Commissum

Red Team/Intelligence-Led Penetration Testing


Based upon our CREST certified penetration testing service, Commissum is able to offer a bespoke Red Teaming or Intelligence-Led Penetration Testing Service.

What is Intelligence-Led Penetration Testing?

As organisations continue to leverage the advantages of interconnected, always-on technologies to remain agile and competitive, so do the attackers that seek to compromise businesses’ critical data for financial, ideological or political aims. As a result, the threat landscape is a constantly-changing environment in which adversaries modify and revise their tools and tactics on a regular basis, and organisations find themselves trying to keep pace with the latest threats.

Recognising the need for organisations to keep abreast of threats specific to their business, Commissum offers a broad range of security testing services, including bespoke red team or intelligence-led penetration testing, to enable organisations to better understand their risk profile; ensuring there is a specific focus on current risks that may exist in their business landscape. By using the same information sources, tactics and techniques as employed by likely attackers, the output of the test will more clearly indicate the resilience of the organisation to genuine attacks.

How Do We Do It?

The concept of red teaming or threat intelligence penetration testing is to undertake more realistic and specific threat based assessments of an organisation, typically over a longer period of time. The approach typically involves simulation of a more sophisticated attack that could include a range of attack vectors, including social engineering, phishing/spear phishing, malware deployment, traditional penetration, war dialling, exfiltration of data, and others.

Engagements are planned and executed together with the client making use of either the client’s threat based intelligence or that provided by independent third parties. In addition, Commissum is able to conduct specific intelligence gathering for an assignment if neither of these sources is available to the client.

The key is to plan, execute and evaluate using scenarios that test more than technology defences; the evaluation of detection and incident response being key.

Typical engagements may include, depending on the scope agreed with the client:
• Initial planning with the client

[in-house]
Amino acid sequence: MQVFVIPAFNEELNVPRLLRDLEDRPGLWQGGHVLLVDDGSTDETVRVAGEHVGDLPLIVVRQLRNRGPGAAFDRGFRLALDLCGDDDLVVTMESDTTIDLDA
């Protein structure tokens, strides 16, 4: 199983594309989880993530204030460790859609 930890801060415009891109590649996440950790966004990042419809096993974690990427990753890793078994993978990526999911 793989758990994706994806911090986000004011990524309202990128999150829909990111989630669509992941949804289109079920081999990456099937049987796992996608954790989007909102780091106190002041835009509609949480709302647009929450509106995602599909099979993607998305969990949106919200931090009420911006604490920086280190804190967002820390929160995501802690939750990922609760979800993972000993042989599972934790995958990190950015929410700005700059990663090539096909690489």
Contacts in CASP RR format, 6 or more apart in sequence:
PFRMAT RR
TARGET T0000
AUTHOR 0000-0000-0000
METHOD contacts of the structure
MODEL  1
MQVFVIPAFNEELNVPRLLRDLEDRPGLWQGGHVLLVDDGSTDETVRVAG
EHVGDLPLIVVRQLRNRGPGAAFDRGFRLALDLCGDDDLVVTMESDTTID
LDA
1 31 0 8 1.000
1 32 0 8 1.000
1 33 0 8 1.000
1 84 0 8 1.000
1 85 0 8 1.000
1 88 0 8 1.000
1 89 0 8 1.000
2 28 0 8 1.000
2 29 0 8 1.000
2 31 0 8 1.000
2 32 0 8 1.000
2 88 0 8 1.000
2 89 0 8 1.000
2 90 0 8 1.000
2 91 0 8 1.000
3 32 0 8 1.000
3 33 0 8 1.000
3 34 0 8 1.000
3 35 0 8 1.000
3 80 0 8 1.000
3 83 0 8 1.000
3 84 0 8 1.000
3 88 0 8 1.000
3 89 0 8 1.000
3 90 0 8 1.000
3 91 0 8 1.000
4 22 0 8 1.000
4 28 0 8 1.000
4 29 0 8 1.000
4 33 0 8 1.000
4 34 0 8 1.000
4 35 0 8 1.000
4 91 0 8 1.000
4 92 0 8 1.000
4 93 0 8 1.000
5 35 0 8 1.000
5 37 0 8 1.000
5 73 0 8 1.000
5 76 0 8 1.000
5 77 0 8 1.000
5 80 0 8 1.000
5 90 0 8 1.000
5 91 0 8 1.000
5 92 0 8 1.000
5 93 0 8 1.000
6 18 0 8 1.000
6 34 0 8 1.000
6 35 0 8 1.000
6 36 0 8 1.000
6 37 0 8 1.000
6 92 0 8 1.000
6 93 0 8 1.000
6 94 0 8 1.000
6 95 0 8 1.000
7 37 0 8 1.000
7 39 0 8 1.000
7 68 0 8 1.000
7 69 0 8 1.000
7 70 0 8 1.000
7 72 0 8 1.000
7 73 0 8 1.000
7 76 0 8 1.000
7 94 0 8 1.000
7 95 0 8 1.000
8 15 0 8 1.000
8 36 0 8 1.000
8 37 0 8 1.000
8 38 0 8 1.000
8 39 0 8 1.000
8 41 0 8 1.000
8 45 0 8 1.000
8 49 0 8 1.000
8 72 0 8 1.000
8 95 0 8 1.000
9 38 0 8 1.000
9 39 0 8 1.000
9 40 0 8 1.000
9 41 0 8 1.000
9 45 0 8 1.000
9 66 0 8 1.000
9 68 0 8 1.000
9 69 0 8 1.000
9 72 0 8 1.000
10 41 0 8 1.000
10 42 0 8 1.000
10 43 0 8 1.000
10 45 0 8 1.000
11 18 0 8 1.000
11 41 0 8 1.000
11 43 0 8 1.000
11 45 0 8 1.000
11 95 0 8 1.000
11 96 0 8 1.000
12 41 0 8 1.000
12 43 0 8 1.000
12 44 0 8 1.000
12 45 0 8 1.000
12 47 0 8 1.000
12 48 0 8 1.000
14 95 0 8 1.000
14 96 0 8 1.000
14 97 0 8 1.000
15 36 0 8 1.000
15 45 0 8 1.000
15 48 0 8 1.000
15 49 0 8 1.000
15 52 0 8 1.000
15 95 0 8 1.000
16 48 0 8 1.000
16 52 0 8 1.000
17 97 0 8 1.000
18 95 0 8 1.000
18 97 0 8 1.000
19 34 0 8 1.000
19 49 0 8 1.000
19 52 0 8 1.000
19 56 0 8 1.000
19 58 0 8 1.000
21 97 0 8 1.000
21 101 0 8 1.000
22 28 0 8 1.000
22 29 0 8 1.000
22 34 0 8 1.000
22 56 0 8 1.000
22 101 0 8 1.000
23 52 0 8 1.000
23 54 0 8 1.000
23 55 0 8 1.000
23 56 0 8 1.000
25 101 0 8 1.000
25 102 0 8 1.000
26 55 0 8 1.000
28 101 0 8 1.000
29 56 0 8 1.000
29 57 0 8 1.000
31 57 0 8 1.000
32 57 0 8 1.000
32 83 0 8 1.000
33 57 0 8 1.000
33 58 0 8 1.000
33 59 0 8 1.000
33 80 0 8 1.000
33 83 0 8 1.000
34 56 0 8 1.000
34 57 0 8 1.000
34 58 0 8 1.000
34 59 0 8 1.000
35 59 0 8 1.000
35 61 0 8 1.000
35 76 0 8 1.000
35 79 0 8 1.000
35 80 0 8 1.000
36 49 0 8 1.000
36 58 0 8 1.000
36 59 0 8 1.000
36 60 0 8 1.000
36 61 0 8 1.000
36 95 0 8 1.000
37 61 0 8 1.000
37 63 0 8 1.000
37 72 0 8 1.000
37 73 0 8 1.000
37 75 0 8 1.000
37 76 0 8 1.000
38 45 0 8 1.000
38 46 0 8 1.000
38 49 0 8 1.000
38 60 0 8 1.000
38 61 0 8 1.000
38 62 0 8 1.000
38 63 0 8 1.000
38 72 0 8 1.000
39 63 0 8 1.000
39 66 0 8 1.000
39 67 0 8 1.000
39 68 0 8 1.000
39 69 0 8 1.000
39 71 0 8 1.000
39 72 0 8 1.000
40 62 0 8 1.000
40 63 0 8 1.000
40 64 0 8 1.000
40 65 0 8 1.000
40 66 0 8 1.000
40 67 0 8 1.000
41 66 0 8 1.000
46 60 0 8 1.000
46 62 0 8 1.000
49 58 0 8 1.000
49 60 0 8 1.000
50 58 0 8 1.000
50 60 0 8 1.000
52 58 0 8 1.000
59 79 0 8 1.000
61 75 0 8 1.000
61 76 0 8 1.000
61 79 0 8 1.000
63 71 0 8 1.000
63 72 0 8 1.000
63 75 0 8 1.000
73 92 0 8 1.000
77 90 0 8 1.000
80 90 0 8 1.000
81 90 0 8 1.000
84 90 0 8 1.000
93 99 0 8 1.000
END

• Intelligence gathering and collating client, third party and Commissum intelligence inputs
• Risk assessment – an essential element of ensuring that the realism of the testing does not interrupt business operations unduly, and assessing the appetite for potential consequential risk
• Agreement of measurement criteria for the internal detection and response processes and assessment of the maturity of the organisation’s ability to deal with sophisticated attacks
• Agreement of “fast-forward” criteria where for time efficiency phases may be curtailed to maintain momentum
• Phased execution with agreed review points
• Internal escalation of malware deployment/penetration
• Data exfiltration
• Wash-up meetings held as agreed during the testing, and typically a workshop session at the end following delivery of the report.

We have personnel experienced in delivering such services across a range of sectors; they have the skills and knowledge required to undertake the intellectually demanding and sometimes technically difficult tasks required, within time constraints while minimising any actual risk to client systems.

Intelligence Feed

Typically we will make use of independent client acquired intelligence data or third party intelligence data as agreed with the client. Where this is not available or the client prefers, we are able to offer an additional intelligence gathering service to inform and guide the testing.

Our approach when we provide this service to the client is based on open source research carried out to determine the public footprint of the organisation, and to uncover any leakage of information that attackers could leverage in a targeted attack. Common sources of information include DNS zone files, WHOIS entries, social networks and industry forums. The information gleaned may be technical in nature, revealing details that can be used when attacking the systems and infrastructure of the organisation to be tested, or could be details that aid a social engineering attack.

In addition, information pertaining to the general threat landscape in terms of active malicious campaigns, bad actors and groups will be filtered to understand how these pieces of data pertain to the specific organisation. Membership of information-sharing organisations and special interest groups is utilised to harness threat information that is sector-specific, and organisation-specific. Any threat information that is available to the client will also be used to plan and focus the testing.

What Is It Not?

We do not look for evidence that information has already been stolen by malicious parties. For example, we are not looking to find copies of confidential designs or business plans available outside of the organisation. Instead, it is a check to determine what information a potential attacker can gather prior to attacking the organisation, and information about specific threats that may exist. This is utilised in conjunction with current techniques to create a more specialised and bespoke testing scenario.

Discover how our intelligence-led penetration testing can help you increase your security.